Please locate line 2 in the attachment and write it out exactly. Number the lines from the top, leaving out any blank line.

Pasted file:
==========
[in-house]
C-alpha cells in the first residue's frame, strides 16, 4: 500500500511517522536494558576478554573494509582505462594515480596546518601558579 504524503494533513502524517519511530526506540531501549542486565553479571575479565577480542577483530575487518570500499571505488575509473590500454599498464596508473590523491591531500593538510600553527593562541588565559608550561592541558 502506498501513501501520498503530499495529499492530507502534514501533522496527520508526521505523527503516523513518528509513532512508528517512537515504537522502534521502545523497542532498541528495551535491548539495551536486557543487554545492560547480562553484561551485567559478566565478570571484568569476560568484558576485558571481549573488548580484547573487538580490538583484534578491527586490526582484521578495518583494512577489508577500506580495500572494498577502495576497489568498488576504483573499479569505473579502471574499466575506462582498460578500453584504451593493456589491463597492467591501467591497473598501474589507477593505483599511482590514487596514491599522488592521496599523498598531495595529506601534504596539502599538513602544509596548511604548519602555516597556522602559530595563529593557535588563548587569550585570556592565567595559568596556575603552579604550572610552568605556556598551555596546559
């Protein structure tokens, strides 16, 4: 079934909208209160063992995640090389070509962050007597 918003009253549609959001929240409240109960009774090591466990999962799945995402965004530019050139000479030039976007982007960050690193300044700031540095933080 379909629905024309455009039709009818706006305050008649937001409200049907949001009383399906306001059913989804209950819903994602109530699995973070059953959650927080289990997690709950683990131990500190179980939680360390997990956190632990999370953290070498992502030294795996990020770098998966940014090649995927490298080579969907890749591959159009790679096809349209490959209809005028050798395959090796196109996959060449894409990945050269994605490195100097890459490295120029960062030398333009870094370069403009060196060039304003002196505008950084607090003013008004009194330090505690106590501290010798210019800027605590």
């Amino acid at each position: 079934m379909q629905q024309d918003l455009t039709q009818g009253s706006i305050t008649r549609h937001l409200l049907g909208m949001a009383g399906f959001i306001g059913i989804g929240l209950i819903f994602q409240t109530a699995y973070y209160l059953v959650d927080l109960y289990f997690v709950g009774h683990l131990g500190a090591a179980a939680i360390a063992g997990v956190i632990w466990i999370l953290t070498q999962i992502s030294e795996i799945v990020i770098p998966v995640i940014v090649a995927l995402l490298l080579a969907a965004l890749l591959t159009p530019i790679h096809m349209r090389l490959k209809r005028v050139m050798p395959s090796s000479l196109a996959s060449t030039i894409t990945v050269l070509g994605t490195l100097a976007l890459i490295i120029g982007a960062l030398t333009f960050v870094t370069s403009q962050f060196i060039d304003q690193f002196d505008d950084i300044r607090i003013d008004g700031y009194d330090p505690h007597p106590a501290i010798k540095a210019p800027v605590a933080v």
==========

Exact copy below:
C-alpha cells in the first residue's frame, strides 16, 4: 500500500511517522536494558576478554573494509582505462594515480596546518601558579 504524503494533513502524517519511530526506540531501549542486565553479571575479565577480542577483530575487518570500499571505488575509473590500454599498464596508473590523491591531500593538510600553527593562541588565559608550561592541558 502506498501513501501520498503530499495529499492530507502534514501533522496527520508526521505523527503516523513518528509513532512508528517512537515504537522502534521502545523497542532498541528495551535491548539495551536486557543487554545492560547480562553484561551485567559478566565478570571484568569476560568484558576485558571481549573488548580484547573487538580490538583484534578491527586490526582484521578495518583494512577489508577500506580495500572494498577502495576497489568498488576504483573499479569505473579502471574499466575506462582498460578500453584504451593493456589491463597492467591501467591497473598501474589507477593505483599511482590514487596514491599522488592521496599523498598531495595529506601534504596539502599538513602544509596548511604548519602555516597556522602559530595563529593557535588563548587569550585570556592565567595559568596556575603552579604550572610552568605556556598551555596546559